UCLA plans to offer triple capacity housing, some in-person courses in fall
With the recent decline in COVID-19 cases in LA County, UCLA is planning to offer triple-capacity rooms, administrators announced Monday. (David Rimer/Daily Bruin staff)
May 17, 2021 11:37 a.m.
This post was updated May 23 at 5:30 p.m.
UCLA is planning to offer triple-capacity rooms in fall on-campus housing to accommodate a higher number of students, administrators announced Monday.
With the recent decline in COVID-19 cases and increased vaccination rates, Chancellor Gene Block and Executive Vice Chancellor and Provost Emily Carter said in a campuswide email Monday that under the updated housing capacity, UCLA will be able to offer more housing options to foster youth, veterans and second-year students, including second-year transfer students.
Previously, the priority groups for on-campus housing included incoming freshmen, sophomores, first-year transfer students and students with an institutional need, according to an April 2 announcement.
UCLA administration announced at an April 26 town hall that it plans to require that students and employees are vaccinated to return to campus, but because of the emergency authorization of the COVID-19 vaccines, the administration cannot mandate it yet.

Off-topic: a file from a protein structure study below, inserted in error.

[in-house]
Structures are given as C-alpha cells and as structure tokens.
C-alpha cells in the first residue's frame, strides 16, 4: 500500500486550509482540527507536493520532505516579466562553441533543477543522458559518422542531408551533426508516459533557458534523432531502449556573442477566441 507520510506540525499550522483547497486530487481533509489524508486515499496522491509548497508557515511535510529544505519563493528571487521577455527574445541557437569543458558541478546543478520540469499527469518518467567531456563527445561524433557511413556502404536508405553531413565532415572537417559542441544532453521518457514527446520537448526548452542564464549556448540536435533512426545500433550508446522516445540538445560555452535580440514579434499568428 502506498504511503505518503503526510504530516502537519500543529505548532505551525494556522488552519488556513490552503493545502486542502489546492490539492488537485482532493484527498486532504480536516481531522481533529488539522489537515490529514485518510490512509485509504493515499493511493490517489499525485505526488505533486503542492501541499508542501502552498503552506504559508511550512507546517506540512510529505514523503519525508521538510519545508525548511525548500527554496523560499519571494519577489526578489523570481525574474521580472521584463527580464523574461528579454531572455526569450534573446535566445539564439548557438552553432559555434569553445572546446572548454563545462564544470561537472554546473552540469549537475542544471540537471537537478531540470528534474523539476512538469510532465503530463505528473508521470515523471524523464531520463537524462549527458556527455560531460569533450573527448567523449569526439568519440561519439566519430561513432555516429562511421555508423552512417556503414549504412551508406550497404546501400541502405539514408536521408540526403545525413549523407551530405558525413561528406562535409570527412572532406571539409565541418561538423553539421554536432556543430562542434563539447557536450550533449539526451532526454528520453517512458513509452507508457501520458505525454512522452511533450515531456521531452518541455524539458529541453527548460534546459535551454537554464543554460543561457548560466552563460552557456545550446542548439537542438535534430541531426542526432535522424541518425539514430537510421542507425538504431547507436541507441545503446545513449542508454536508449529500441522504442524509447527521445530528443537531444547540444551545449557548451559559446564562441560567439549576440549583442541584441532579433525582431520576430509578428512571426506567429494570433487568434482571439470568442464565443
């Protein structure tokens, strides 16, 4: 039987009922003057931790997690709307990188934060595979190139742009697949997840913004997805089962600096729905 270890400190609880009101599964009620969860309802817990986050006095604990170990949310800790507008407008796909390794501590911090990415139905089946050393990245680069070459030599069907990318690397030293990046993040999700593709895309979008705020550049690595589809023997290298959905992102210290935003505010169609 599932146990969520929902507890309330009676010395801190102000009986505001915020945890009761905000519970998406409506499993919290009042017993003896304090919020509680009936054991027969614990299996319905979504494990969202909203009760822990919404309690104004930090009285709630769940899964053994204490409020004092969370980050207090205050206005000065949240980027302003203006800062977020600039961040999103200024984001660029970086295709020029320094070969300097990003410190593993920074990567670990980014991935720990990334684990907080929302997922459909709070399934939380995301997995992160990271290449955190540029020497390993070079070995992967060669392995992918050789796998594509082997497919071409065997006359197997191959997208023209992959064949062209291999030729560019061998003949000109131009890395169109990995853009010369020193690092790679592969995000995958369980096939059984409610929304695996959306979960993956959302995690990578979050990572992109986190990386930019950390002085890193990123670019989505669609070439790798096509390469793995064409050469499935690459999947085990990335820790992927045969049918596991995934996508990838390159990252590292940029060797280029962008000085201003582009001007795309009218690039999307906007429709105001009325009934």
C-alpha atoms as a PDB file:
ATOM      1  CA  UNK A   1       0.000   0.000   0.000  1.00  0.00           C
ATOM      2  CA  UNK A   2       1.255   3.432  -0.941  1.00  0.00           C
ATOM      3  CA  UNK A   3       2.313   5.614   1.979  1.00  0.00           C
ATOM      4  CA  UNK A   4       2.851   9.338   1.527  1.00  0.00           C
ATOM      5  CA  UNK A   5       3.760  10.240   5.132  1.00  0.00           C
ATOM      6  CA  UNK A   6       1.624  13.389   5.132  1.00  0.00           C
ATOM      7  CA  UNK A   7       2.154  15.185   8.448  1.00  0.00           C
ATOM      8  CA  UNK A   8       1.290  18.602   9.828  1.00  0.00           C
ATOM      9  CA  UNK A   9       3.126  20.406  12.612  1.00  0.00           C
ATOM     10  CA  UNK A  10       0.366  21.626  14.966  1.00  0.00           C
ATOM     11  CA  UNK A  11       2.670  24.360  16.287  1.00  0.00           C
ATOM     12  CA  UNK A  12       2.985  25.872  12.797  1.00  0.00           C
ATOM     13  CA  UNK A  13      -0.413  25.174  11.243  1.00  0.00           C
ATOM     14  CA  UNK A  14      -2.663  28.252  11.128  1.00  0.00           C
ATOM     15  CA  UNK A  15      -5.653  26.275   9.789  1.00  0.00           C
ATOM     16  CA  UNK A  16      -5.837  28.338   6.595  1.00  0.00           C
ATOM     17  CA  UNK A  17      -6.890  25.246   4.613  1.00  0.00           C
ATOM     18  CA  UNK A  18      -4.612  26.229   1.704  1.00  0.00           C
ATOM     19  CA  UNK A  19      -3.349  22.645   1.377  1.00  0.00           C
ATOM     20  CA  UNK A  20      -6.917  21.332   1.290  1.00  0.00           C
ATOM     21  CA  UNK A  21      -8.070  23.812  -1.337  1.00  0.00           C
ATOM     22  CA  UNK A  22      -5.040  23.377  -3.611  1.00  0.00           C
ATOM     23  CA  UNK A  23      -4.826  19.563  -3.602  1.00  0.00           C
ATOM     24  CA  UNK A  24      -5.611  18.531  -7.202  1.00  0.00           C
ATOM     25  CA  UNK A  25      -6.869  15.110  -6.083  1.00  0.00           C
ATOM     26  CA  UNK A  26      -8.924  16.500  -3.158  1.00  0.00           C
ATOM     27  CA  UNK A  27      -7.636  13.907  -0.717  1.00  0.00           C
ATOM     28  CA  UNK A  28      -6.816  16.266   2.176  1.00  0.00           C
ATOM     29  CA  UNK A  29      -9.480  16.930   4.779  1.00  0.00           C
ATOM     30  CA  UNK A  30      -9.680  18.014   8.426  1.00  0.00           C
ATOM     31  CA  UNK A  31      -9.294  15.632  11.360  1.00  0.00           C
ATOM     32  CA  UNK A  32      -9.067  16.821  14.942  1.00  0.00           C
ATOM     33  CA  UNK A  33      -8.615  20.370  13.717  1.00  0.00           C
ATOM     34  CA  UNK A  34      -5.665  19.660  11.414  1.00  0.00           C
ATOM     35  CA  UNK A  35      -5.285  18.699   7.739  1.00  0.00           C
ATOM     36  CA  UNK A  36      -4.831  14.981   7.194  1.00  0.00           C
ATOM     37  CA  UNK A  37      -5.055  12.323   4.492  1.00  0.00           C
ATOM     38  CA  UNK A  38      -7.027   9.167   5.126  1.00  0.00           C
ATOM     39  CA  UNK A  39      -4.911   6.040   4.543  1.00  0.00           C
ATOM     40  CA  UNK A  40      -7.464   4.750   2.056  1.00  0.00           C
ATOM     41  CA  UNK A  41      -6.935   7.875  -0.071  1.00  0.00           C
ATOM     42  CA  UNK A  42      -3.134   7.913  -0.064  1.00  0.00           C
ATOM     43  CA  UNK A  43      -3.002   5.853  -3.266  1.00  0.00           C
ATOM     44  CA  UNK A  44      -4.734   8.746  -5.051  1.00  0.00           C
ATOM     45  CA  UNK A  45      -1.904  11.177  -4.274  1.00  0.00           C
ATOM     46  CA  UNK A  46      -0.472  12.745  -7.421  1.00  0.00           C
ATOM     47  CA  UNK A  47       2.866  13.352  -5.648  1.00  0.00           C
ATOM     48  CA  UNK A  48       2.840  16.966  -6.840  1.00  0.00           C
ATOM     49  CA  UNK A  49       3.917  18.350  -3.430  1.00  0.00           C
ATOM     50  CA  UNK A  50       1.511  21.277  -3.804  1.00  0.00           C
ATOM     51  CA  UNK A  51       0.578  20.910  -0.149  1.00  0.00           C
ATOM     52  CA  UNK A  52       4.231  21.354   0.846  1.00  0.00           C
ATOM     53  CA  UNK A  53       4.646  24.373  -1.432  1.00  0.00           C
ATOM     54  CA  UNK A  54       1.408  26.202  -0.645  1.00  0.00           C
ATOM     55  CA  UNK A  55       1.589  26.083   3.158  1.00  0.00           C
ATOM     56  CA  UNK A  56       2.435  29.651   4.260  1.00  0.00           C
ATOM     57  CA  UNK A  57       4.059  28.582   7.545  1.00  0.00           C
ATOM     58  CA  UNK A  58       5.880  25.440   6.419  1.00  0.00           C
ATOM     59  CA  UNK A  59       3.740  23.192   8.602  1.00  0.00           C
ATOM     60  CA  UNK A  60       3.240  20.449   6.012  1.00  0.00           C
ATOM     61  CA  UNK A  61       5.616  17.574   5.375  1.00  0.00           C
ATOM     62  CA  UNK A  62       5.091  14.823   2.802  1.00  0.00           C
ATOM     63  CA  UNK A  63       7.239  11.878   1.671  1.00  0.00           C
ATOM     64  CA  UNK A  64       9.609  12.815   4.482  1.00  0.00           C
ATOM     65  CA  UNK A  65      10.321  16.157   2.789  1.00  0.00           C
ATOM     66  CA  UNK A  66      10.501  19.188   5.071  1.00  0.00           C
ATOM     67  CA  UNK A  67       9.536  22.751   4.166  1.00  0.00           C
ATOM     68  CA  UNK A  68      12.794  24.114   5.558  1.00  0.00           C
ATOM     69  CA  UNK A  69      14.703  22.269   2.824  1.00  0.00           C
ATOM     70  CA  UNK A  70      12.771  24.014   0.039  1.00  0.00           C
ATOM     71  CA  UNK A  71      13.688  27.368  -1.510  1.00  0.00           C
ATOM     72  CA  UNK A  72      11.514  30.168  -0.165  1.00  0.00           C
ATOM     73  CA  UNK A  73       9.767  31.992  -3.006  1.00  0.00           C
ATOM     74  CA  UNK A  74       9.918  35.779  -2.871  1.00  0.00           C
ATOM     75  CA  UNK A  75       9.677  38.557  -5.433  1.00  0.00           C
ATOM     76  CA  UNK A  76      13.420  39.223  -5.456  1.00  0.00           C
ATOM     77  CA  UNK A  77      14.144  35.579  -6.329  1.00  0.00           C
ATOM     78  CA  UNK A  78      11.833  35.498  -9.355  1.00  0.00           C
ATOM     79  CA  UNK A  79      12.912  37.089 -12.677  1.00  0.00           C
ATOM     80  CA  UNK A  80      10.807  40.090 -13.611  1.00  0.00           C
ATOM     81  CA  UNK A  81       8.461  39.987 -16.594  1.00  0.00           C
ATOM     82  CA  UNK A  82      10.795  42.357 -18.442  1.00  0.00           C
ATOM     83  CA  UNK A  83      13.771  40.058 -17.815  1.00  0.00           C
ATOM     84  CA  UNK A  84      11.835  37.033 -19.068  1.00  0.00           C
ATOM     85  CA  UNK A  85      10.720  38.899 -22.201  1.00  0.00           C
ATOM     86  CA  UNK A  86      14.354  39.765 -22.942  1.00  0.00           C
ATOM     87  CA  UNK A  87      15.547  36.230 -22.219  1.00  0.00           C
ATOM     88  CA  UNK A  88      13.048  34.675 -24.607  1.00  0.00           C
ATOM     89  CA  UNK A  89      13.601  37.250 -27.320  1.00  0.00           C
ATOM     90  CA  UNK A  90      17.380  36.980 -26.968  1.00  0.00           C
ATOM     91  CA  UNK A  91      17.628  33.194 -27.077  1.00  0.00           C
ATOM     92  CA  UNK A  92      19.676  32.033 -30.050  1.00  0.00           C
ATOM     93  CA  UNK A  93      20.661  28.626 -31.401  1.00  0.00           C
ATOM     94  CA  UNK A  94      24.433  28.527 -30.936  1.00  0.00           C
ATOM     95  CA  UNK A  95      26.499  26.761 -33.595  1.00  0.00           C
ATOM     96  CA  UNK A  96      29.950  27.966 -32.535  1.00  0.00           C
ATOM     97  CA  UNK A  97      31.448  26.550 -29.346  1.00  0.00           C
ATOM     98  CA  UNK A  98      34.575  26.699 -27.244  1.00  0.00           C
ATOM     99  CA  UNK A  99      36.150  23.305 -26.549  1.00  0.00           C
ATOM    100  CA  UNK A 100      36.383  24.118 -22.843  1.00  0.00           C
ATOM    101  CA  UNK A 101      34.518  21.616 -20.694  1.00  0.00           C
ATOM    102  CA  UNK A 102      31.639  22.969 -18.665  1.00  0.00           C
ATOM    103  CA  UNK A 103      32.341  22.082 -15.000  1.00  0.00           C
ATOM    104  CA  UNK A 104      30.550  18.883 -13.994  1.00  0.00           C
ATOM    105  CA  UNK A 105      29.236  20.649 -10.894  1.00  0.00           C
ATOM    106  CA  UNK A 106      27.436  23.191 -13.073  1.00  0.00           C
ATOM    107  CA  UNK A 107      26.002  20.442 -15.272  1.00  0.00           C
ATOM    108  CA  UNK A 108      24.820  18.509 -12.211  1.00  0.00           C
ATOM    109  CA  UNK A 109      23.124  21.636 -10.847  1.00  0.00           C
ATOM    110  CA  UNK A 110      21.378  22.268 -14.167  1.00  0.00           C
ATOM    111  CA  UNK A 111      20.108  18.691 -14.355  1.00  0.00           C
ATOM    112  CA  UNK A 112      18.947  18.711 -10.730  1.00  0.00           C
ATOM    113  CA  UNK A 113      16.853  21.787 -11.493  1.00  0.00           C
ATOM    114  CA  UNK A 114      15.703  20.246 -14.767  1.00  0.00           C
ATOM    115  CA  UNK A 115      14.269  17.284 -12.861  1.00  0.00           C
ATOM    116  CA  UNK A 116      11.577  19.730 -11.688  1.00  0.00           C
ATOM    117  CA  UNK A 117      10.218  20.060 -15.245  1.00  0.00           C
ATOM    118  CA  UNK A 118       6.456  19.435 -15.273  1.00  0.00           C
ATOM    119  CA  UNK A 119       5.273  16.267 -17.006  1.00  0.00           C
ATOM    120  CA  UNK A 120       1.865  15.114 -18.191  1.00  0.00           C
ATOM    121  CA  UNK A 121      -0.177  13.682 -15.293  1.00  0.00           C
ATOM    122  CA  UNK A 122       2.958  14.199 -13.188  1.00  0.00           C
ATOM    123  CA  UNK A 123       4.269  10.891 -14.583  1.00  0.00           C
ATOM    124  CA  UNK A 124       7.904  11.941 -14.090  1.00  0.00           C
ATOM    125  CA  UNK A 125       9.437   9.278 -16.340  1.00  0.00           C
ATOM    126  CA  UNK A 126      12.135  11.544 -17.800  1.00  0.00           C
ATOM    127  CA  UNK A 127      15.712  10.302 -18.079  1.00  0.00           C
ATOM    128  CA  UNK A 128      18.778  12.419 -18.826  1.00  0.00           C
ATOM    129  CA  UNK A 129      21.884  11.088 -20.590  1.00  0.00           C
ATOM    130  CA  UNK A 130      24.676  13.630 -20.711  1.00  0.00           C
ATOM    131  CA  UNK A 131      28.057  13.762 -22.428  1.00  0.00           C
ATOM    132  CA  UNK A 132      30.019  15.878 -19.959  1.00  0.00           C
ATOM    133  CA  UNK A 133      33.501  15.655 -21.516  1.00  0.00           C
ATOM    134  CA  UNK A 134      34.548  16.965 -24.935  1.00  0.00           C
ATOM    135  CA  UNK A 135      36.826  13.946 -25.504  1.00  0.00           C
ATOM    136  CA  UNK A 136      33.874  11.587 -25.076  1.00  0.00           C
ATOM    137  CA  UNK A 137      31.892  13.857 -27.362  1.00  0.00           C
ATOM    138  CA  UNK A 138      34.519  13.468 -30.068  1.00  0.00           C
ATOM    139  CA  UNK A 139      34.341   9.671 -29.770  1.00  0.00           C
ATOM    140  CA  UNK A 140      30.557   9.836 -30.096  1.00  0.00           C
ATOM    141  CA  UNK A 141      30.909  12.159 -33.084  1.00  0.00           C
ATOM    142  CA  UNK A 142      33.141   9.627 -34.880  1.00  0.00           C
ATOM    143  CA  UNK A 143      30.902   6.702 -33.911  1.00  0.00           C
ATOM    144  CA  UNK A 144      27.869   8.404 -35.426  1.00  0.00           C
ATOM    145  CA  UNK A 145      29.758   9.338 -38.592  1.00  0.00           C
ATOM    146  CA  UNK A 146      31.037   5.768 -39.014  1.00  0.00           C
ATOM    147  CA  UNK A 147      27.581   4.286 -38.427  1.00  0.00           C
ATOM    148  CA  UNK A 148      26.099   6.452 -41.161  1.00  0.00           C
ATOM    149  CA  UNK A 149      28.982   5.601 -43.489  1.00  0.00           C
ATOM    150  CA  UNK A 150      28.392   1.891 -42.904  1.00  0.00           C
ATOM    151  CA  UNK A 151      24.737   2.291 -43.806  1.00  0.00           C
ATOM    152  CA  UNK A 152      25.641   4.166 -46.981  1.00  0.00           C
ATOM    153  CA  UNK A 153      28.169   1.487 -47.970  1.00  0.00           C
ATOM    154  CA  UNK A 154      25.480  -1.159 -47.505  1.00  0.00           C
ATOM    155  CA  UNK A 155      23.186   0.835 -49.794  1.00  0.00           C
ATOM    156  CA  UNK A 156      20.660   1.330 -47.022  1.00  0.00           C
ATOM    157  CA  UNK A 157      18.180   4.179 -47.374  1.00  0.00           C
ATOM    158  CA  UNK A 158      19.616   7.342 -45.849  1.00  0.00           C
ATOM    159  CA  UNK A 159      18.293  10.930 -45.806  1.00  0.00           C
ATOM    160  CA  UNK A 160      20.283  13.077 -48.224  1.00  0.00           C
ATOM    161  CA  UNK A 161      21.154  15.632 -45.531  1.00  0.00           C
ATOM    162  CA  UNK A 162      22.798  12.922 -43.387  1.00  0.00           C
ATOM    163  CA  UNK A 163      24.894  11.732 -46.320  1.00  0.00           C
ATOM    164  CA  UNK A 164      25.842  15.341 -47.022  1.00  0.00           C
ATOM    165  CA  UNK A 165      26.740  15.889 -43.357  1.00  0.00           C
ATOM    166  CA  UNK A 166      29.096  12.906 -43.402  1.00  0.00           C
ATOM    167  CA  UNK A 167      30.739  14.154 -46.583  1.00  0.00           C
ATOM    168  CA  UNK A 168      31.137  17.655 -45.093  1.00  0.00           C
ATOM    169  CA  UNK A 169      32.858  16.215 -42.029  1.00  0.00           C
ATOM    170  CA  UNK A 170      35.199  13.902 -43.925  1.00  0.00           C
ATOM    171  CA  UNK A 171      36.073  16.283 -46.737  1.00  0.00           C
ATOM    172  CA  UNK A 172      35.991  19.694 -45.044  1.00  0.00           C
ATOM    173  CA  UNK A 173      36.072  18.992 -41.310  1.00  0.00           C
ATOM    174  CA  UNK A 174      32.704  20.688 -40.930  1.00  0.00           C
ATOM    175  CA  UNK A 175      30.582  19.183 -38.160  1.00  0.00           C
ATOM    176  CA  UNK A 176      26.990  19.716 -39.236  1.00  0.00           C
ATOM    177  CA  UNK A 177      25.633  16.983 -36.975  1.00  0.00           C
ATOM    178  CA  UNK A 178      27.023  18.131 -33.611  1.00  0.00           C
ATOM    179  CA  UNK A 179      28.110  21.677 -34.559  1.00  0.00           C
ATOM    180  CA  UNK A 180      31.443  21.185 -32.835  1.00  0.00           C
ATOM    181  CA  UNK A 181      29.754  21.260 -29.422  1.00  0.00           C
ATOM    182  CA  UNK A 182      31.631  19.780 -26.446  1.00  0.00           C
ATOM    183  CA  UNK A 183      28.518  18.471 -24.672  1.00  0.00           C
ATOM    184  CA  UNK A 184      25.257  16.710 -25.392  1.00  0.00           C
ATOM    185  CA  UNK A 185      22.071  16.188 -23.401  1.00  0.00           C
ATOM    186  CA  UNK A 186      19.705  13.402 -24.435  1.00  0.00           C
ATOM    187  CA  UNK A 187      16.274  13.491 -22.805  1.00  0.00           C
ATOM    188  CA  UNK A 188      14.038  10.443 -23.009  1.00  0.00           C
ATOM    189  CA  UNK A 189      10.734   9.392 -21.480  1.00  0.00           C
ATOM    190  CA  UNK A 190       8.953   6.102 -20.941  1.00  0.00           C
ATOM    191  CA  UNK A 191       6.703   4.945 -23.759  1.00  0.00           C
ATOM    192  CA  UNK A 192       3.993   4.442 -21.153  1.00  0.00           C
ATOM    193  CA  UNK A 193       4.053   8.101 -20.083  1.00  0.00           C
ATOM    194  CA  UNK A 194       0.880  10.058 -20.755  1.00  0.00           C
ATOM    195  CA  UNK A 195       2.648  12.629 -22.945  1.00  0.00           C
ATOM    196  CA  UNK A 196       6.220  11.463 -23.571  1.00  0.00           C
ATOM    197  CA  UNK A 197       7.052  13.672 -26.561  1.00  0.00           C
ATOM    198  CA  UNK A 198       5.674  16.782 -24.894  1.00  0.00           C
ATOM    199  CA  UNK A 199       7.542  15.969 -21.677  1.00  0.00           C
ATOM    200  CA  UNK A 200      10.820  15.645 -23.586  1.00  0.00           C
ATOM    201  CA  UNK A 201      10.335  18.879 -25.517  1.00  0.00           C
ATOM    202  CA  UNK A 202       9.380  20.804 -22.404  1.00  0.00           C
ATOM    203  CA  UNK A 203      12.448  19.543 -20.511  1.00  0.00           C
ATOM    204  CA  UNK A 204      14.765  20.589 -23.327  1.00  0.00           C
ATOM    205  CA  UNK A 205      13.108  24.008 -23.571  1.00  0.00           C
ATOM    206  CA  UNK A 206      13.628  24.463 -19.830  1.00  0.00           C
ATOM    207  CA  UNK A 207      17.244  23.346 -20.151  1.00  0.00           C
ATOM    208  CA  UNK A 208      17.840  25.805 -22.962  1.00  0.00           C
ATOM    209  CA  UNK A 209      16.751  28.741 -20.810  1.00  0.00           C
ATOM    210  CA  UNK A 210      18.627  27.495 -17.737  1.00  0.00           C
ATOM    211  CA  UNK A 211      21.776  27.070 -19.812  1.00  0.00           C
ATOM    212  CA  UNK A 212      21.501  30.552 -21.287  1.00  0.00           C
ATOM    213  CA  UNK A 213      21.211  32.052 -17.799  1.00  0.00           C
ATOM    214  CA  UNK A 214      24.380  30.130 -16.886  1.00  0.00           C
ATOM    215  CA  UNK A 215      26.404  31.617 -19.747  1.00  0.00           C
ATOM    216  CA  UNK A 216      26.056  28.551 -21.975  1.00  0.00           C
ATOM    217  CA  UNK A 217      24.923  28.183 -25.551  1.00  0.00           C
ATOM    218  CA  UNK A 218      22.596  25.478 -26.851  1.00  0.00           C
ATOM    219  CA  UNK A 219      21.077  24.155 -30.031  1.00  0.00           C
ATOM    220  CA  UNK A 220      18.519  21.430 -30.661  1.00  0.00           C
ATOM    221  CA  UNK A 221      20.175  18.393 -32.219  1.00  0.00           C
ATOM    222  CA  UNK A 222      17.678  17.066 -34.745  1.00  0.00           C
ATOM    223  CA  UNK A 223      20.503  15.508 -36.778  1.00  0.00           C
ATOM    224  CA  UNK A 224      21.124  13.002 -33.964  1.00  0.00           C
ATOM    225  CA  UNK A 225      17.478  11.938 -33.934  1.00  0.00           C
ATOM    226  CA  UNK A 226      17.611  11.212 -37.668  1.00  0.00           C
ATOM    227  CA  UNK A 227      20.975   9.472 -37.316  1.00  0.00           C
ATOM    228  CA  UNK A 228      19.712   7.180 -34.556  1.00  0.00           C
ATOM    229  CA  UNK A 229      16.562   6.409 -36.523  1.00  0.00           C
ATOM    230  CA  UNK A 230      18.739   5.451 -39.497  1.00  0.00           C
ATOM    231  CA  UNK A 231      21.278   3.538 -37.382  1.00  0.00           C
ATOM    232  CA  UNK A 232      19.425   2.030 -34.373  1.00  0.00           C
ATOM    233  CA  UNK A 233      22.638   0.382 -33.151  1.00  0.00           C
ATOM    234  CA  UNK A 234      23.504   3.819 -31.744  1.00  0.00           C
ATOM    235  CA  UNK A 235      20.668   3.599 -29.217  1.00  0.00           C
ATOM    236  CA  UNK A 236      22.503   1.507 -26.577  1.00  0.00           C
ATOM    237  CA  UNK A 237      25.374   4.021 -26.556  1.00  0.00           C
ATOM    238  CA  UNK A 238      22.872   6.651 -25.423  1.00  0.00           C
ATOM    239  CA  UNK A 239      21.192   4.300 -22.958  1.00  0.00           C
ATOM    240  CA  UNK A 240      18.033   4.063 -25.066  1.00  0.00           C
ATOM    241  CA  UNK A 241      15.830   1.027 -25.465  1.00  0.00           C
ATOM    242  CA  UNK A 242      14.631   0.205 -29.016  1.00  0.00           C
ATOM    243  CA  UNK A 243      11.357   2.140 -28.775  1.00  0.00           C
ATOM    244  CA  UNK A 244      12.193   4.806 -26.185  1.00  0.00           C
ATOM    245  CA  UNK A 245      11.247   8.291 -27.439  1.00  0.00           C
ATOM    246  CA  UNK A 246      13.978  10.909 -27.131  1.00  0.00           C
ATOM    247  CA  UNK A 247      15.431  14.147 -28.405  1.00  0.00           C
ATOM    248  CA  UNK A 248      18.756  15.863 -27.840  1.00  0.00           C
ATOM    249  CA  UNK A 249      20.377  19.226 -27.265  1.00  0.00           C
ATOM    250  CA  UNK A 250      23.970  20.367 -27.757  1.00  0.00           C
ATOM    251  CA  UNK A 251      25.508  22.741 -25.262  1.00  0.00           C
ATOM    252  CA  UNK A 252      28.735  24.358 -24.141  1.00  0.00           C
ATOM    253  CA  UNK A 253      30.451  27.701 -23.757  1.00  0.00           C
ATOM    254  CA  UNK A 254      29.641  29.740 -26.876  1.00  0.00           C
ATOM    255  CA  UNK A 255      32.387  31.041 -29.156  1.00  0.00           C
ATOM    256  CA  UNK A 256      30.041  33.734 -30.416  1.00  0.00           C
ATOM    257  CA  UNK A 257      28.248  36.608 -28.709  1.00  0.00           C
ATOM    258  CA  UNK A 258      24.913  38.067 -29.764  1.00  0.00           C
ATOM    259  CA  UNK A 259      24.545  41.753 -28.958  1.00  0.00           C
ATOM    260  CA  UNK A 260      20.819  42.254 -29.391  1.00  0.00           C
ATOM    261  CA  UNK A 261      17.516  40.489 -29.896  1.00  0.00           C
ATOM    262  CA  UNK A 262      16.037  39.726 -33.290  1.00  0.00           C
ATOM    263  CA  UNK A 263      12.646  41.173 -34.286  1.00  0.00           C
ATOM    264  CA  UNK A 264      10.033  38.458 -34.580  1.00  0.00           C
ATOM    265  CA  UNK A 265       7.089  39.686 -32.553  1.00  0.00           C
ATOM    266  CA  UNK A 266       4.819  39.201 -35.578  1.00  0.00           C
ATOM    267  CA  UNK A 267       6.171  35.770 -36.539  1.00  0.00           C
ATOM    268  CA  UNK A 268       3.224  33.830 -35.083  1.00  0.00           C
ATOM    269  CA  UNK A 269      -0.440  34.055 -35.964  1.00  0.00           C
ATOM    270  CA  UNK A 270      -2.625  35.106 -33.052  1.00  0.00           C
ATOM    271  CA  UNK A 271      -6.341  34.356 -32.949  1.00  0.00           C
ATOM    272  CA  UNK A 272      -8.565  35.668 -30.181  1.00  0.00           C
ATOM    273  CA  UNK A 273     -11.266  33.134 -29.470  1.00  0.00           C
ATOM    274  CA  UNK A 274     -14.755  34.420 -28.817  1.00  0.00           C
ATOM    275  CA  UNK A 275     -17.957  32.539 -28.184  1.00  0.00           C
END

Los Angeles County moved to the yellow tier, the least restrictive tier of California’s reopening plan, May 4. LA County has maintained yellow-tier thresholds, which include having a COVID-19 positivity rate of under 0.9%. As of May 7, 50.5% of Westwood Village residents have received at least one dose of a COVID-19 vaccine.
UCLA also expects to offer about 80% of courses in person in the fall, with the exception of large lecture classes, which will likely be held remotely, according to the email Monday. Previously, administrators estimated that 70% to 80% of classes would be held in person.
Block and Carter said while the university plans to ensure that every student is able to attend some in-person classes, students unable to return to campus can access some courses remotely.
“Returning to campus, including a vibrant and exciting move-in day for those living at UCLA, will serve as an important milestone in our emergence from this pandemic,” Block and Carter said in the email.